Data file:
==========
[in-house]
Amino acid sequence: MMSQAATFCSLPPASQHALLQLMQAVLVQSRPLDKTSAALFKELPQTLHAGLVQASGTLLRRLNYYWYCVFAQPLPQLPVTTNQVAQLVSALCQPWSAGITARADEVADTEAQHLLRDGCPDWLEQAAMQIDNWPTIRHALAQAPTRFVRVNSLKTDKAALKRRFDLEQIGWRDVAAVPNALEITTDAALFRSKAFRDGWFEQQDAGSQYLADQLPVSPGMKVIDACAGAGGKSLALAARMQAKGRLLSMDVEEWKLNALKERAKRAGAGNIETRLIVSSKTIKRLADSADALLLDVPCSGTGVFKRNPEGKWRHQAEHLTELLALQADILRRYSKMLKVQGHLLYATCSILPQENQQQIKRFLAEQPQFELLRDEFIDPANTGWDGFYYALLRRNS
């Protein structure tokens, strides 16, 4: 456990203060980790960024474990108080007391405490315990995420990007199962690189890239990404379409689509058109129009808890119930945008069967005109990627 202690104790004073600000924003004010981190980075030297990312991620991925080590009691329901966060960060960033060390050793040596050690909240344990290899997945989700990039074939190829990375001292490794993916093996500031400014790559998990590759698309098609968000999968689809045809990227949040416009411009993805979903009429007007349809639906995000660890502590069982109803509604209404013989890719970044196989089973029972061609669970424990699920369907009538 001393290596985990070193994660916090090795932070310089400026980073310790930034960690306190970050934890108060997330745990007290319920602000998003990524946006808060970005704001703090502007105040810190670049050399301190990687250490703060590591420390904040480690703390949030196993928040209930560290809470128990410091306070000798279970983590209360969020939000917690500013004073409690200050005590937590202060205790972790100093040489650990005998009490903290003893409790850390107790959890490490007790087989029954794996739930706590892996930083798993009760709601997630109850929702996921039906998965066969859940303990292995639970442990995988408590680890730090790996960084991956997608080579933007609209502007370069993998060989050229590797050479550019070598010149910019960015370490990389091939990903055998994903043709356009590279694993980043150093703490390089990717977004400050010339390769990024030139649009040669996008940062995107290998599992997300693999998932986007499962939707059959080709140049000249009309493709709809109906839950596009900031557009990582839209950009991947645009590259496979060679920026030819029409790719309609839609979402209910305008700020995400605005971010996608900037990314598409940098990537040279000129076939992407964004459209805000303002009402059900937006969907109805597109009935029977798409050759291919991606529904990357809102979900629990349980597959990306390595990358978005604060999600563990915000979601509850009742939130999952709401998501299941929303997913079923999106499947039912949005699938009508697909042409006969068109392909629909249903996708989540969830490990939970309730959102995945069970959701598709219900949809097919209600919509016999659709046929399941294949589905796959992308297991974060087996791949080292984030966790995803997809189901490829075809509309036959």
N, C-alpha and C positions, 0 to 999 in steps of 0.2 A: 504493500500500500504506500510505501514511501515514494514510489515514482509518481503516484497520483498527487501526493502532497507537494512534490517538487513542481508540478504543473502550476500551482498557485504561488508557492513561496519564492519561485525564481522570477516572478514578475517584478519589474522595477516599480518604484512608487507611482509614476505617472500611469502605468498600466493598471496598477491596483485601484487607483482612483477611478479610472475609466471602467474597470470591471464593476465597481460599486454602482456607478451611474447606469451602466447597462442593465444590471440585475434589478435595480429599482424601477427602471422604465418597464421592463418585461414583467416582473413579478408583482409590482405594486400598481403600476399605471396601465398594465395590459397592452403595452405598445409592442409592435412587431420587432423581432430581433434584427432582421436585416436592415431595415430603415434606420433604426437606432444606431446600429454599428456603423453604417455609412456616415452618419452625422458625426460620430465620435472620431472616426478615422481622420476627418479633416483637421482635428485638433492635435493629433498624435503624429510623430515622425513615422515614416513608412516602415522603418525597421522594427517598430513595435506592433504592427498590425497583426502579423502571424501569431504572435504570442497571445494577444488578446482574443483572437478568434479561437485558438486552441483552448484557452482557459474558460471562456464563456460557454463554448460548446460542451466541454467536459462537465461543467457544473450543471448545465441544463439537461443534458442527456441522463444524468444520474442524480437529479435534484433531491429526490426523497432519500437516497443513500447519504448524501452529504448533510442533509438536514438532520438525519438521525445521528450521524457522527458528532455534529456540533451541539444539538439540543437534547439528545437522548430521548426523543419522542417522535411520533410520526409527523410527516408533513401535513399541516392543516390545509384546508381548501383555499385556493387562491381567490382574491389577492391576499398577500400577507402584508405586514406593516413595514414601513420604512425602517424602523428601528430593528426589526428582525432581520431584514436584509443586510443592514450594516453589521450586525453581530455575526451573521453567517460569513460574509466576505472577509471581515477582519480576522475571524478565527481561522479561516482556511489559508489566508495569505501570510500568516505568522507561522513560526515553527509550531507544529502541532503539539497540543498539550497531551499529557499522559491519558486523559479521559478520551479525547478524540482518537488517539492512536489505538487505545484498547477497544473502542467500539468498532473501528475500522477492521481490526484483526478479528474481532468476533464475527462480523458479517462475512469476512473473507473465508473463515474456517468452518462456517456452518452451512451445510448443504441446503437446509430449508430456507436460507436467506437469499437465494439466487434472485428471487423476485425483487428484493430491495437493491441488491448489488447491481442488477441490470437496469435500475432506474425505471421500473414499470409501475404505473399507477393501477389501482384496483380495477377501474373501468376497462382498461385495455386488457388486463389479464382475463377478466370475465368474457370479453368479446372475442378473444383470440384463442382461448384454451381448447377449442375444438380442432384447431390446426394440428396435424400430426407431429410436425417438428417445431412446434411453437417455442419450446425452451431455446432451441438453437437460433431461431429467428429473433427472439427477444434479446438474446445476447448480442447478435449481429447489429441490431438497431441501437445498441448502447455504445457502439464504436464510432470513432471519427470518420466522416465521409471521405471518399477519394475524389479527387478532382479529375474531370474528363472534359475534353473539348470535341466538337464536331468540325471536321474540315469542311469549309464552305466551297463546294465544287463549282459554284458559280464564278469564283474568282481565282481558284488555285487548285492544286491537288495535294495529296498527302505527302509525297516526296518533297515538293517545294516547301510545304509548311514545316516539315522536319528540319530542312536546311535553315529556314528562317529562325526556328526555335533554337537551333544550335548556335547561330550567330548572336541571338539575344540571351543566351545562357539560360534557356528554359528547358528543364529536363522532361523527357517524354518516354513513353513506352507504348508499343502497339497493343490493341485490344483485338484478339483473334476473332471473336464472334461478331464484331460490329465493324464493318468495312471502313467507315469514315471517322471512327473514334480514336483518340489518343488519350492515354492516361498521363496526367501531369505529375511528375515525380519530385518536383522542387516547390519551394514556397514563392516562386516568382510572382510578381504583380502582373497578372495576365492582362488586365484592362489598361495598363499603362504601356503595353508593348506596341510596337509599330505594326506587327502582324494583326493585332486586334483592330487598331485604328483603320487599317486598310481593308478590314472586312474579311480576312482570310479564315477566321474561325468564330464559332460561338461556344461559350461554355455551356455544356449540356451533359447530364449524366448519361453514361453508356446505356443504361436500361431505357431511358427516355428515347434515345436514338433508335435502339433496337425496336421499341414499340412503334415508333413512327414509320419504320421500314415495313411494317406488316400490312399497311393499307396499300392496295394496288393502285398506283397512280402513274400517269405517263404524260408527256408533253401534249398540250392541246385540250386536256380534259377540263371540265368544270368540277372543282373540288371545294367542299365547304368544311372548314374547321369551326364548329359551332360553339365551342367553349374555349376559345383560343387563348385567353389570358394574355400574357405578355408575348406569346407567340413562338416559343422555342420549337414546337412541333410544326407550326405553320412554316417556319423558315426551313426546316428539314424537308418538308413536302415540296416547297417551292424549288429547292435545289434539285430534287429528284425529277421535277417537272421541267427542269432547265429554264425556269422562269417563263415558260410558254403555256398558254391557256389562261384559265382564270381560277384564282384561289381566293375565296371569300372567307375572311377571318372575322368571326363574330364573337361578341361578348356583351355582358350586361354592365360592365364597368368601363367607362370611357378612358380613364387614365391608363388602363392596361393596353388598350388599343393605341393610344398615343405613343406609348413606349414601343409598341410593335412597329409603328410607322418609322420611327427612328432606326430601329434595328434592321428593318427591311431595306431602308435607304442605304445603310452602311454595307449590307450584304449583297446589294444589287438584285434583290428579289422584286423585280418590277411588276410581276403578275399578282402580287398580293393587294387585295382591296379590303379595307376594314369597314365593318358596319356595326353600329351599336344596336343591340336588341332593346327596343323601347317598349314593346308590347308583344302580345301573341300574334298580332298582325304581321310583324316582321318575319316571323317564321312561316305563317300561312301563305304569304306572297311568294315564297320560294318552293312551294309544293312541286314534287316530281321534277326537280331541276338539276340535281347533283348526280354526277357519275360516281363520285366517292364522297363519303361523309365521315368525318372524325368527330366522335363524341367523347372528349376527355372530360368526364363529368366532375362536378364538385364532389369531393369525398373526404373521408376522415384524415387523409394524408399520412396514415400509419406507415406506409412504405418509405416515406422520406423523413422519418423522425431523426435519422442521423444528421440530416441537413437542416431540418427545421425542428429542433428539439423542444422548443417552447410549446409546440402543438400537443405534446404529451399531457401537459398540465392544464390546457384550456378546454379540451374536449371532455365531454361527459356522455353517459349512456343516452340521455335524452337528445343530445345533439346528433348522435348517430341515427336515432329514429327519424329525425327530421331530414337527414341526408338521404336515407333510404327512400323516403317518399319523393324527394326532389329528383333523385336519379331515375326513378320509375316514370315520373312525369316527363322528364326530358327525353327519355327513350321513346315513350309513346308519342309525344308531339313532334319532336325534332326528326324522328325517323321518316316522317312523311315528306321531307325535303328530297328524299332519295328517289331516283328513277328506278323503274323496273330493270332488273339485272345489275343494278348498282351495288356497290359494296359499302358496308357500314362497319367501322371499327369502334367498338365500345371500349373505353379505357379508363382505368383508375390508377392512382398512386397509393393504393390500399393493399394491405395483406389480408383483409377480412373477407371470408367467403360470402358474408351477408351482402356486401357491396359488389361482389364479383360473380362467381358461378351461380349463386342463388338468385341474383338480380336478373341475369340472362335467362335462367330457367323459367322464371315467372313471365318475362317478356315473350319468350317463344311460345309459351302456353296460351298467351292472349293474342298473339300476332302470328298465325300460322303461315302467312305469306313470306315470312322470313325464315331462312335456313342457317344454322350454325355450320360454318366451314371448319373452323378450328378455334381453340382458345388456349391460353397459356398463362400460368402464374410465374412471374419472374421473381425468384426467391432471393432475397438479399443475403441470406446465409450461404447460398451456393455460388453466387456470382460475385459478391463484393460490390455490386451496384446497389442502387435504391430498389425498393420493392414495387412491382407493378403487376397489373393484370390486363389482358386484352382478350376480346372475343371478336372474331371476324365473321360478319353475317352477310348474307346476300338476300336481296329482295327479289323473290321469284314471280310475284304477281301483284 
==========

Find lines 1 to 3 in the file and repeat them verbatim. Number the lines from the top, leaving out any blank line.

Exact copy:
[in-house]
Amino acid sequence: MMSQAATFCSLPPASQHALLQLMQAVLVQSRPLDKTSAALFKELPQTLHAGLVQASGTLLRRLNYYWYCVFAQPLPQLPVTTNQVAQLVSALCQPWSAGITARADEVADTEAQHLLRDGCPDWLEQAAMQIDNWPTIRHALAQAPTRFVRVNSLKTDKAALKRRFDLEQIGWRDVAAVPNALEITTDAALFRSKAFRDGWFEQQDAGSQYLADQLPVSPGMKVIDACAGAGGKSLALAARMQAKGRLLSMDVEEWKLNALKERAKRAGAGNIETRLIVSSKTIKRLADSADALLLDVPCSGTGVFKRNPEGKWRHQAEHLTELLALQADILRRYSKMLKVQGHLLYATCSILPQENQQQIKRFLAEQPQFELLRDEFIDPANTGWDGFYYALLRRNS
């Protein structure tokens, strides 16, 4: 456990203060980790960024474990108080007391405490315990995420990007199962690189890239990404379409689509058109129009808890119930945008069967005109990627 202690104790004073600000924003004010981190980075030297990312991620991925080590009691329901966060960060960033060390050793040596050690909240344990290899997945989700990039074939190829990375001292490794993916093996500031400014790559998990590759698309098609968000999968689809045809990227949040416009411009993805979903009429007007349809639906995000660890502590069982109803509604209404013989890719970044196989089973029972061609669970424990699920369907009538 001393290596985990070193994660916090090795932070310089400026980073310790930034960690306190970050934890108060997330745990007290319920602000998003990524946006808060970005704001703090502007105040810190670049050399301190990687250490703060590591420390904040480690703390949030196993928040209930560290809470128990410091306070000798279970983590209360969020939000917690500013004073409690200050005590937590202060205790972790100093040489650990005998009490903290003893409790850390107790959890490490007790087989029954794996739930706590892996930083798993009760709601997630109850929702996921039906998965066969859940303990292995639970442990995988408590680890730090790996960084991956997608080579933007609209502007370069993998060989050229590797050479550019070598010149910019960015370490990389091939990903055998994903043709356009590279694993980043150093703490390089990717977004400050010339390769990024030139649009040669996008940062995107290998599992997300693999998932986007499962939707059959080709140049000249009309493709709809109906839950596009900031557009990582839209950009991947645009590259496979060679920026030819029409790719309609839609979402209910305008700020995400605005971010996608900037990314598409940098990537040279000129076939992407964004459209805000303002009402059900937006969907109805597109009935029977798409050759291919991606529904990357809102979900629990349980597959990306390595990358978005604060999600563990915000979601509850009742939130999952709401998501299941929303997913079923999106499947039912949005699938009508697909042409006969068109392909629909249903996708989540969830490990939970309730959102995945069970959701598709219900949809097919209600919509016999659709046929399941294949589905796959992308297991974060087996791949080292984030966790995803997809189901490829075809509309036959």